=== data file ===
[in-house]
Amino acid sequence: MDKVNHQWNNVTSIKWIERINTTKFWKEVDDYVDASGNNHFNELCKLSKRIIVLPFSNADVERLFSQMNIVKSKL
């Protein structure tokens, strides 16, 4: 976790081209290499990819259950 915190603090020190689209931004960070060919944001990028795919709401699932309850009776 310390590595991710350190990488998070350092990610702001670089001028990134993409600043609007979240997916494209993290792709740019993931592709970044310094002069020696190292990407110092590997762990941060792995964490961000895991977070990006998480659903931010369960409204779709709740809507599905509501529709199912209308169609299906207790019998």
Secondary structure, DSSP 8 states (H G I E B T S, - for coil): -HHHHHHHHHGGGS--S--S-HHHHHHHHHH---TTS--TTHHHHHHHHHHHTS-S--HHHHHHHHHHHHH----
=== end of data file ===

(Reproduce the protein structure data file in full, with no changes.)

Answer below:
[in-house]
Amino acid sequence: MDKVNHQWNNVTSIKWIERINTTKFWKEVDDYVDASGNNHFNELCKLSKRIIVLPFSNADVERLFSQMNIVKSKL
């Protein structure tokens, strides 16, 4: 976790081209290499990819259950 915190603090020190689209931004960070060919944001990028795919709401699932309850009776 310390590595991710350190990488998070350092990610702001670089001028990134993409600043609007979240997916494209993290792709740019993931592709970044310094002069020696190292990407110092590997762990941060792995964490961000895991977070990006998480659903931010369960409204779709709740809507599905509501529709199912209308169609299906207790019998």
Secondary structure, DSSP 8 states (H G I E B T S, - for coil): -HHHHHHHHHGGGS--S--S-HHHHHHHHHH---TTS--TTHHHHHHHHHHHTS-S--HHHHHHHHHHHHH----